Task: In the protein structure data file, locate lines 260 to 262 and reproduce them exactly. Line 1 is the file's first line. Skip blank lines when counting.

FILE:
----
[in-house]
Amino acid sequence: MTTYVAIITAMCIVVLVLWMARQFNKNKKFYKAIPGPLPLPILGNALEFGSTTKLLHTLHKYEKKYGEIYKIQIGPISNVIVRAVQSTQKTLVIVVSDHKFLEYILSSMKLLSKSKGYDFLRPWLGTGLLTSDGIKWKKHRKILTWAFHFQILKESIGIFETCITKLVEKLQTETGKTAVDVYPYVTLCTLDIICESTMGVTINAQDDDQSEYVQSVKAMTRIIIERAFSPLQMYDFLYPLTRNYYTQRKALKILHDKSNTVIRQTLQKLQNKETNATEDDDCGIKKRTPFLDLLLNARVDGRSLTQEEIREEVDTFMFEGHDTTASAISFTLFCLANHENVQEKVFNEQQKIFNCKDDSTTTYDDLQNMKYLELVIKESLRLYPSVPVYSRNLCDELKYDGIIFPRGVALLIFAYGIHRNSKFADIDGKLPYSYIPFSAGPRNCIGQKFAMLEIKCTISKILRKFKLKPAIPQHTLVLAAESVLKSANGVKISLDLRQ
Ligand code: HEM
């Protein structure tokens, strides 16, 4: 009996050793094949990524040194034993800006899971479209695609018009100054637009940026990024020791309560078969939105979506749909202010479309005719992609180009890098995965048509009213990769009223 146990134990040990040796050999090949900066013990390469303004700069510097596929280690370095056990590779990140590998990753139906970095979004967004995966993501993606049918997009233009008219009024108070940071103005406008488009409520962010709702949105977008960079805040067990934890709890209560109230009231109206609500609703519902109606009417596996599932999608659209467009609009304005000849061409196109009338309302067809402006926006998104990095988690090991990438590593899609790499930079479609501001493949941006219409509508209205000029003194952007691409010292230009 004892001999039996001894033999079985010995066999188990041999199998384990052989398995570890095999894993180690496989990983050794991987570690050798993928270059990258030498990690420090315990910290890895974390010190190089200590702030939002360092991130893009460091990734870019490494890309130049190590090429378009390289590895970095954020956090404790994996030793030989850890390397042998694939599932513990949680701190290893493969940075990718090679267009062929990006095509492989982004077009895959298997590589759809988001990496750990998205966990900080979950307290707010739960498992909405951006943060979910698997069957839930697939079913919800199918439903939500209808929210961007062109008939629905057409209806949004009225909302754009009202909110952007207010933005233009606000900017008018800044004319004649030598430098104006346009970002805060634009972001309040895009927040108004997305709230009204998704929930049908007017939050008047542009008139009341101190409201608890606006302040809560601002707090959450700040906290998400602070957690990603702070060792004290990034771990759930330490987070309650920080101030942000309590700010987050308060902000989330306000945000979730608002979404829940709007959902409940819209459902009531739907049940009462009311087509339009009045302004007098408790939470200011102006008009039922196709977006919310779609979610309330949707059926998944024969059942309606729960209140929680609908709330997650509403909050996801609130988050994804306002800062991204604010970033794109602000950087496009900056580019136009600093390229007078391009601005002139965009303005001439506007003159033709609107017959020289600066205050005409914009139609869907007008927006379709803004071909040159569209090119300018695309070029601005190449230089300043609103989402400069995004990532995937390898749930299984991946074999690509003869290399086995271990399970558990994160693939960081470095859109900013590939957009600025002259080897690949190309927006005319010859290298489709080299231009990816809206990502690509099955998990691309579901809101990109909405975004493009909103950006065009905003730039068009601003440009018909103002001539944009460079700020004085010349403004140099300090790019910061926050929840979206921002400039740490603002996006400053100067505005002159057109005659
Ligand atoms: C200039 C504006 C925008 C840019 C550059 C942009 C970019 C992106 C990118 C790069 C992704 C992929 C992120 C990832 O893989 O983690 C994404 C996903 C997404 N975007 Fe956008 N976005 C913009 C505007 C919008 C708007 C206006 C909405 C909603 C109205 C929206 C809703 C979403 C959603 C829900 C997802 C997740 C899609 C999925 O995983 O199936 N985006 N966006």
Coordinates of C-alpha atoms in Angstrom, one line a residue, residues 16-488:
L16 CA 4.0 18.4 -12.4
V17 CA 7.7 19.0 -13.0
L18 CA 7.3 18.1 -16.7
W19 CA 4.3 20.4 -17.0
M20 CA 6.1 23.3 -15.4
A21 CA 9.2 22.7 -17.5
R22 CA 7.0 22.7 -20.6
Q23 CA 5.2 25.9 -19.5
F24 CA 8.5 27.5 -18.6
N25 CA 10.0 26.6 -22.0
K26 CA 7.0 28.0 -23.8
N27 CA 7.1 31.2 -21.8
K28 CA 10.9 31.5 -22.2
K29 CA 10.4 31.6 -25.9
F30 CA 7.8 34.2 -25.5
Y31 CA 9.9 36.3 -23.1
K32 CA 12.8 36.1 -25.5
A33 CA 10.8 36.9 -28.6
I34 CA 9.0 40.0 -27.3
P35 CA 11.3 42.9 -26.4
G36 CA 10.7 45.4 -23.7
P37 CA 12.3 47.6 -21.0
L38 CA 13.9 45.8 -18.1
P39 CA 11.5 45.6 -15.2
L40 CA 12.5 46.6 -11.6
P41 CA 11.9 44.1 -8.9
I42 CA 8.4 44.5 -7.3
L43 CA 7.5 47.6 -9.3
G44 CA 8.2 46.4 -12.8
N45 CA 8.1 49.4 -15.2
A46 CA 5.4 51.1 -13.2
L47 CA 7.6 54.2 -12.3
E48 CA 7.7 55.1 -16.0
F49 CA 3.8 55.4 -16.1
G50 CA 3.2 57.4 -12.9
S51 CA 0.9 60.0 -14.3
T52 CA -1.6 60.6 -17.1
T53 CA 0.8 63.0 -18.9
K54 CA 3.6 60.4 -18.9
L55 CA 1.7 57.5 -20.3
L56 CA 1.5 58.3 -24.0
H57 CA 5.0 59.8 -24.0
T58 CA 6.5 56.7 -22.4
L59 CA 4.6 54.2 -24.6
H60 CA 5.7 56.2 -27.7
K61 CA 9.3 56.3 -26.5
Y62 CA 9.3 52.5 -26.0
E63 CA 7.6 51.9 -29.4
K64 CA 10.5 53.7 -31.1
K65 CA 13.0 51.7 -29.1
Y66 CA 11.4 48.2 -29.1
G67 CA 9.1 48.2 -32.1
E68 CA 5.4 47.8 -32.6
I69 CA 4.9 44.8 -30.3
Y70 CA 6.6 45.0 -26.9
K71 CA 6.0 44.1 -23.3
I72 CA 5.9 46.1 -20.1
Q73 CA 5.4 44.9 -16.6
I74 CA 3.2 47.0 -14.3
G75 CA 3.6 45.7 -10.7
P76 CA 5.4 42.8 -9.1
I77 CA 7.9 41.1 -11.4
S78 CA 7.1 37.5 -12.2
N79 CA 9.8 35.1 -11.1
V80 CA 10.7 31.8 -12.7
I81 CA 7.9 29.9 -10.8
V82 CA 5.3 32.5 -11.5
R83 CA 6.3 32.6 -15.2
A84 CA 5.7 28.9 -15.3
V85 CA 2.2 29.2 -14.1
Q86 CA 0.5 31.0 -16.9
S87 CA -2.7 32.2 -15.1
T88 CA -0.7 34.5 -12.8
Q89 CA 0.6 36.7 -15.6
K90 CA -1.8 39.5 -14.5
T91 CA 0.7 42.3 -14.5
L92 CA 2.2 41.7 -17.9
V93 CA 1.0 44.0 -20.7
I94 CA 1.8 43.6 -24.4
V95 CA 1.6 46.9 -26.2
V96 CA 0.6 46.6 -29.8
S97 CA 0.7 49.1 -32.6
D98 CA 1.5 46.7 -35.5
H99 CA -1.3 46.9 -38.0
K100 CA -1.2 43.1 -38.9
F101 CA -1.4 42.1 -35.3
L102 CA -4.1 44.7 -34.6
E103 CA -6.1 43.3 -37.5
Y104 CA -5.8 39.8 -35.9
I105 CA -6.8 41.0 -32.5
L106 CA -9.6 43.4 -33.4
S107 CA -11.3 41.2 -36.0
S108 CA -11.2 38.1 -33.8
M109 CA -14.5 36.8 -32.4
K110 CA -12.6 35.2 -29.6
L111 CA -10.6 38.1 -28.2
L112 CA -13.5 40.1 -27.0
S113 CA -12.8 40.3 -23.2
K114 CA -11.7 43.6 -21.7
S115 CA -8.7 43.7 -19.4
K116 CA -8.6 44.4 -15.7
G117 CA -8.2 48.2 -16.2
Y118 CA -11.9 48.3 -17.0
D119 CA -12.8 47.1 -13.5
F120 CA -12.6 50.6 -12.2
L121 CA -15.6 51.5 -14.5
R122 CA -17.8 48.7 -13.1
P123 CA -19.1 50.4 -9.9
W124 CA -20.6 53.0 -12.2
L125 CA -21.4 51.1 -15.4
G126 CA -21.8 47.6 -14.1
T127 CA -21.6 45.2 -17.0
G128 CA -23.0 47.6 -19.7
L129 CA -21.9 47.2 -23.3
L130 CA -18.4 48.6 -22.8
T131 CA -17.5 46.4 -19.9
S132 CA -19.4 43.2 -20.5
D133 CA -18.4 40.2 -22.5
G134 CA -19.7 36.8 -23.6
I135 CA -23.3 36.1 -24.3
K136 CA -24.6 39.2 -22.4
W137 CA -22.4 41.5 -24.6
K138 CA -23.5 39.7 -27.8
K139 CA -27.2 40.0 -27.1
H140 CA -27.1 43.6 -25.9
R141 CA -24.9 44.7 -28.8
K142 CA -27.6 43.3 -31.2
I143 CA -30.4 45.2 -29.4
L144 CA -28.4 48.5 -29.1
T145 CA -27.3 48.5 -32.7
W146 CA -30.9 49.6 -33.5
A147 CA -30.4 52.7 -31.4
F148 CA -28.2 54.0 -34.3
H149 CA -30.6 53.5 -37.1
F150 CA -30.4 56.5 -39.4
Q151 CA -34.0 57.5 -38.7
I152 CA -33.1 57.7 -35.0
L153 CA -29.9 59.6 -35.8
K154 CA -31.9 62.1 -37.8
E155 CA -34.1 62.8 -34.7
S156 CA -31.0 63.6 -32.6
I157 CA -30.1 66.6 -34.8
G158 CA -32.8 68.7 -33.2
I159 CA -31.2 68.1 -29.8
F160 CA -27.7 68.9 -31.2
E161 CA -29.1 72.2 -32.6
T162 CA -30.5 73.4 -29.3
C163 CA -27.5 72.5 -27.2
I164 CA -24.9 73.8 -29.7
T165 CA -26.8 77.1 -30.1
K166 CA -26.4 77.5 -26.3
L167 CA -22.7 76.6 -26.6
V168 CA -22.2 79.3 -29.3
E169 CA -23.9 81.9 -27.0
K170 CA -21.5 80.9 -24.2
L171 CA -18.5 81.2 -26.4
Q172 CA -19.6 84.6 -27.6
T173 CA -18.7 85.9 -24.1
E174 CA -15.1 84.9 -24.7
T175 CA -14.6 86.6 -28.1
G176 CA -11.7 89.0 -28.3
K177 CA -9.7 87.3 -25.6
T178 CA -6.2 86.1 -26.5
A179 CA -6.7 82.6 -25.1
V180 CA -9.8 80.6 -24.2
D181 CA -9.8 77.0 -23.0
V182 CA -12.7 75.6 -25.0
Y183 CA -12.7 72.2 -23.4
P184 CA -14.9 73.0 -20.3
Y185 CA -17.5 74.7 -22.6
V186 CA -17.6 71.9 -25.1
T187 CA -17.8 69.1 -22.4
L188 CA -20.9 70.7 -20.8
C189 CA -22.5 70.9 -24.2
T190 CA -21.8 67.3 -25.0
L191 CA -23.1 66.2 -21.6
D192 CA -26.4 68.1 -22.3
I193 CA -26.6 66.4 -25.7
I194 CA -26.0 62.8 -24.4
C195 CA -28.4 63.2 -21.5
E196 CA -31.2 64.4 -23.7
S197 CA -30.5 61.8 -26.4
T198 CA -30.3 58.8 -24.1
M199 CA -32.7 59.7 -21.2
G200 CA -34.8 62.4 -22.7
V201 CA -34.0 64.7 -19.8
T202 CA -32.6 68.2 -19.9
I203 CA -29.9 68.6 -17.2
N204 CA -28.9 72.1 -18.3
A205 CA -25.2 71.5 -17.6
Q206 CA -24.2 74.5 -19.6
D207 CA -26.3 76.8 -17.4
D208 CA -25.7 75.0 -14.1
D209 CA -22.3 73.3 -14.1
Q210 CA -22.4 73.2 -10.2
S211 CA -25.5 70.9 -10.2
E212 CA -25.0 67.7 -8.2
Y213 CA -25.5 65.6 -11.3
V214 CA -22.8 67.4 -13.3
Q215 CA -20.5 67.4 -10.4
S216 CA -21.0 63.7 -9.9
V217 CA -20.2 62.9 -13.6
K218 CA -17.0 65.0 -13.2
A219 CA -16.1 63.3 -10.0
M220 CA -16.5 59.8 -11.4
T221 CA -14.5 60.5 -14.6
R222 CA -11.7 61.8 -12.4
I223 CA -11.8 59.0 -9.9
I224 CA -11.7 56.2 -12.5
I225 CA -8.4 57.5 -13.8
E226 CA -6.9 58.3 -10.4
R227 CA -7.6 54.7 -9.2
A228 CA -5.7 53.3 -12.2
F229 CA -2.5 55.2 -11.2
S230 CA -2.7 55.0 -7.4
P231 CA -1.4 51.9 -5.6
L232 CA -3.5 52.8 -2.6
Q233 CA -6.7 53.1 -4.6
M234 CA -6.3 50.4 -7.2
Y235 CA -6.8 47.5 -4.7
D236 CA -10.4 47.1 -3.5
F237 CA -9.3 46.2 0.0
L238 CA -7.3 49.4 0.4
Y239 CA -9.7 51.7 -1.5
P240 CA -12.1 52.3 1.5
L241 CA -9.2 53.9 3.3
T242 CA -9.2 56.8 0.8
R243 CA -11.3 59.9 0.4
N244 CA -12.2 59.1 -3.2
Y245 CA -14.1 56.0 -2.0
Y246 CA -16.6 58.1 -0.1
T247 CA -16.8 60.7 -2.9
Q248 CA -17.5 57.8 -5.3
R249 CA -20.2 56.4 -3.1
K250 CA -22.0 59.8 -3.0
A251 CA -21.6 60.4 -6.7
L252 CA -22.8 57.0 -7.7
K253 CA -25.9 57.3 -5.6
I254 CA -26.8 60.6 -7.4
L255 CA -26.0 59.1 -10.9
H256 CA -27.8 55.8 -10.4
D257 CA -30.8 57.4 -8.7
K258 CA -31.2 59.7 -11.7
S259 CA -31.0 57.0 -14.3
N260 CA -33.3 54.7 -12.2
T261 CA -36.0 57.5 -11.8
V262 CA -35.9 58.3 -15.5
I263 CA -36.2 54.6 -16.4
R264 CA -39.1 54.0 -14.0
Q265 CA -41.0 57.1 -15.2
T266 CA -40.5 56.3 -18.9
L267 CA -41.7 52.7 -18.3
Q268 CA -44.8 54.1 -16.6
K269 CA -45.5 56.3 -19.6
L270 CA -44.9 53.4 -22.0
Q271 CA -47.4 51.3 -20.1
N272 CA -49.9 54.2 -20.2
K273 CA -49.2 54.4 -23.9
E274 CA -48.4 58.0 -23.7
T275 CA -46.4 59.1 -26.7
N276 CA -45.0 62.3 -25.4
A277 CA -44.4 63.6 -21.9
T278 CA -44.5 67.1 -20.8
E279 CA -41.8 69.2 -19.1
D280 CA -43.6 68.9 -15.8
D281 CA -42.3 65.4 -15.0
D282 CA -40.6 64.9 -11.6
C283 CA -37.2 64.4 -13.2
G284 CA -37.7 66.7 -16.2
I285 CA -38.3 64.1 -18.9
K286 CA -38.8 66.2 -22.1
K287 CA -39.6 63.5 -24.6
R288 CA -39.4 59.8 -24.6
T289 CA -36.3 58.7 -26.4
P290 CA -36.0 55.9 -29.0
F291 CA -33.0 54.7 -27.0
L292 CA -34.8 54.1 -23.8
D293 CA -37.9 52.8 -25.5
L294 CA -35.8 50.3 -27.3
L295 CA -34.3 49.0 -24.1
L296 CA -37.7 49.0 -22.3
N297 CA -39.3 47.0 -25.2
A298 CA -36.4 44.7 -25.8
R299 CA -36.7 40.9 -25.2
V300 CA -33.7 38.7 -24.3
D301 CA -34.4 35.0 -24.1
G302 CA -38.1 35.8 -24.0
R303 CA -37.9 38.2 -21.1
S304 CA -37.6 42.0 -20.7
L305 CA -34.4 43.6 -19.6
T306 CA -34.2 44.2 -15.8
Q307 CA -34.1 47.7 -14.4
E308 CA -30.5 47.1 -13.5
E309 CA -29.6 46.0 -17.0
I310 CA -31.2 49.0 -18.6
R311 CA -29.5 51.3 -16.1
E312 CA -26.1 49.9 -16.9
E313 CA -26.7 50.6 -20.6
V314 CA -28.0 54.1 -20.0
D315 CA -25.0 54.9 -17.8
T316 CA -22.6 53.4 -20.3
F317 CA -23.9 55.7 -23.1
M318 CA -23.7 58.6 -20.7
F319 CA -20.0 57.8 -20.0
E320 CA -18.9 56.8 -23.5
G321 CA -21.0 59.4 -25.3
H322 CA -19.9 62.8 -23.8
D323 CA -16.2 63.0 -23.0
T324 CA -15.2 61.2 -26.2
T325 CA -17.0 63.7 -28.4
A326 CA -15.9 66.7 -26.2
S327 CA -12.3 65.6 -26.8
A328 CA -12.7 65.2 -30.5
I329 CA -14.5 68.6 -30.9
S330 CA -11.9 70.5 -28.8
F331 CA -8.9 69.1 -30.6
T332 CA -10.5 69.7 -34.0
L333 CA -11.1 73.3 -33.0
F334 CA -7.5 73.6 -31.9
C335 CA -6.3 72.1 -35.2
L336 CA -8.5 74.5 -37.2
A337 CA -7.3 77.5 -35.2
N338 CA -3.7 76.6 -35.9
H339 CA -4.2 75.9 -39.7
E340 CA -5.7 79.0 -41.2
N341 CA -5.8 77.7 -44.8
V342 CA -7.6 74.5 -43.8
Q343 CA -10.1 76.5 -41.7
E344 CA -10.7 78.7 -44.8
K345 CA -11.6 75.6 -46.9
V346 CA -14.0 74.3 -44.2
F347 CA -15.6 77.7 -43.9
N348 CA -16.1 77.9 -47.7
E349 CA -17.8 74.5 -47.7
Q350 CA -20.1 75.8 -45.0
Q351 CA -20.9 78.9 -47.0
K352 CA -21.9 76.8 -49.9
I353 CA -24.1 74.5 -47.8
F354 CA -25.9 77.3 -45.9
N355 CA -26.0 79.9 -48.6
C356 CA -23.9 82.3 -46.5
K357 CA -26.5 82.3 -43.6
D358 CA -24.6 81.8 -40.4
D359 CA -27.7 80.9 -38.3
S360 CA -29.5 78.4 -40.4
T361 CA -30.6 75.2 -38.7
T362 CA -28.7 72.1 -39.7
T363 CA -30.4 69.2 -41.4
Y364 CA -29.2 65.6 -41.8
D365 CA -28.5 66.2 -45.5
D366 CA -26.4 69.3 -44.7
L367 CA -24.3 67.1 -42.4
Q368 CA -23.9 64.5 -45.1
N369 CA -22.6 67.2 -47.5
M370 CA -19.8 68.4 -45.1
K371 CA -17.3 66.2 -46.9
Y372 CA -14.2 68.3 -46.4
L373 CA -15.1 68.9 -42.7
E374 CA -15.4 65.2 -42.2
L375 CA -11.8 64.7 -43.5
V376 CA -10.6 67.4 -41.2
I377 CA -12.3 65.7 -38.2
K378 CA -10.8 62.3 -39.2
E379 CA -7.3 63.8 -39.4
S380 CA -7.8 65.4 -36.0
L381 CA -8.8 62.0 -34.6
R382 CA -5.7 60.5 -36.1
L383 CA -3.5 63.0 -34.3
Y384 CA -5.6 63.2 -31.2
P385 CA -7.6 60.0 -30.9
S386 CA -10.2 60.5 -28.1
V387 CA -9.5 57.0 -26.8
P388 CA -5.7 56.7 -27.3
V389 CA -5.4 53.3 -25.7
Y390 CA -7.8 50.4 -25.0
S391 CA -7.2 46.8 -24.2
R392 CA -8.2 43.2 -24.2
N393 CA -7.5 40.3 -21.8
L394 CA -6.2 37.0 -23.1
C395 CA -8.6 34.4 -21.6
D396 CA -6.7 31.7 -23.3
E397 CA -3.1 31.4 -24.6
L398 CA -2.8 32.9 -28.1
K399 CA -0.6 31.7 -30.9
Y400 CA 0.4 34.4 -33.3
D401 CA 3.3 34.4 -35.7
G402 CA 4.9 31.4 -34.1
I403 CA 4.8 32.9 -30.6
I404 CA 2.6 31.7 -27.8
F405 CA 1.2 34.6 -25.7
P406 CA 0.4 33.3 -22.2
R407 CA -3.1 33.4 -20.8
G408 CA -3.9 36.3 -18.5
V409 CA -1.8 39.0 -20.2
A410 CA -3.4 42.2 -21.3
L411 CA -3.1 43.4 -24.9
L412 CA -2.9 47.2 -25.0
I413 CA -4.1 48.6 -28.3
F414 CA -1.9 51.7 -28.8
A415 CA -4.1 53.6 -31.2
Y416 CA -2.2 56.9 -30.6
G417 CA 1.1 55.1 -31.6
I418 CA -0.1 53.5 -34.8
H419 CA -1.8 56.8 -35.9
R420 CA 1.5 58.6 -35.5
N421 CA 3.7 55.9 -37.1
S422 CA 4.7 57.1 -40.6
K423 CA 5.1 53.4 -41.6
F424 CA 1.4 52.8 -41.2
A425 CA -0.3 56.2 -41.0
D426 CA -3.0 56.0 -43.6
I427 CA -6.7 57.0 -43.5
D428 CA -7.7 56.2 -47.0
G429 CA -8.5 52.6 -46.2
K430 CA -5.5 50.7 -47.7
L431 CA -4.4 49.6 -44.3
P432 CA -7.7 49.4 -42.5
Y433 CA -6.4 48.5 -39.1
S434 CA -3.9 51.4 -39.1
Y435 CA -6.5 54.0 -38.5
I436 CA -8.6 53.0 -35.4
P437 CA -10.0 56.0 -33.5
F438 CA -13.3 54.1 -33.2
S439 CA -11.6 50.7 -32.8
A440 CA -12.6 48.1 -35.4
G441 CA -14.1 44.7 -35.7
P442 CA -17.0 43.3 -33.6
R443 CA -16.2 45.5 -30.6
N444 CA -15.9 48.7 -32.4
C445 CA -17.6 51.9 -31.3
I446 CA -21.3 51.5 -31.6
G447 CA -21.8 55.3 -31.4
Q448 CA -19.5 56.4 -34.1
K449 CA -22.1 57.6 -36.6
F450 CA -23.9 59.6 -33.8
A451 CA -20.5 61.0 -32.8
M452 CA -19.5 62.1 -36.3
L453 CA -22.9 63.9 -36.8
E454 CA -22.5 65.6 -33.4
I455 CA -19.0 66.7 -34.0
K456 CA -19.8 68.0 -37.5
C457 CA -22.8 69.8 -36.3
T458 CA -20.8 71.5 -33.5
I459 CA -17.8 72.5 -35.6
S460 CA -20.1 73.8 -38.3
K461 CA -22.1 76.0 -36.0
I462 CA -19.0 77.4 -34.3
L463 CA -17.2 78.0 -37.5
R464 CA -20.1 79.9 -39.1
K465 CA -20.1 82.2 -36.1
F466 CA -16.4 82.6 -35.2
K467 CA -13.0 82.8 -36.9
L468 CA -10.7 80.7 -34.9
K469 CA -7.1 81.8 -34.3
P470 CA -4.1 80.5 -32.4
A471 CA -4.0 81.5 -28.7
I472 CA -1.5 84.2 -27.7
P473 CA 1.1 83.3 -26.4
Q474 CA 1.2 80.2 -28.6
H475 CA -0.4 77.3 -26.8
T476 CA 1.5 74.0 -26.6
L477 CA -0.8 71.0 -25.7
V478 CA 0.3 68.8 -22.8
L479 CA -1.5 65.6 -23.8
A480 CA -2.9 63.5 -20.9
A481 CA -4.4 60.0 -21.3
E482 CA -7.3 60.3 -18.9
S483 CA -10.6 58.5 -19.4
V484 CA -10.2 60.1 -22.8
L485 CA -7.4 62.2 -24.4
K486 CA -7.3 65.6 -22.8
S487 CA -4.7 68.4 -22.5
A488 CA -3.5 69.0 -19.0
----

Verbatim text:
K269 CA -45.5 56.3 -19.6
L270 CA -44.9 53.4 -22.0
Q271 CA -47.4 51.3 -20.1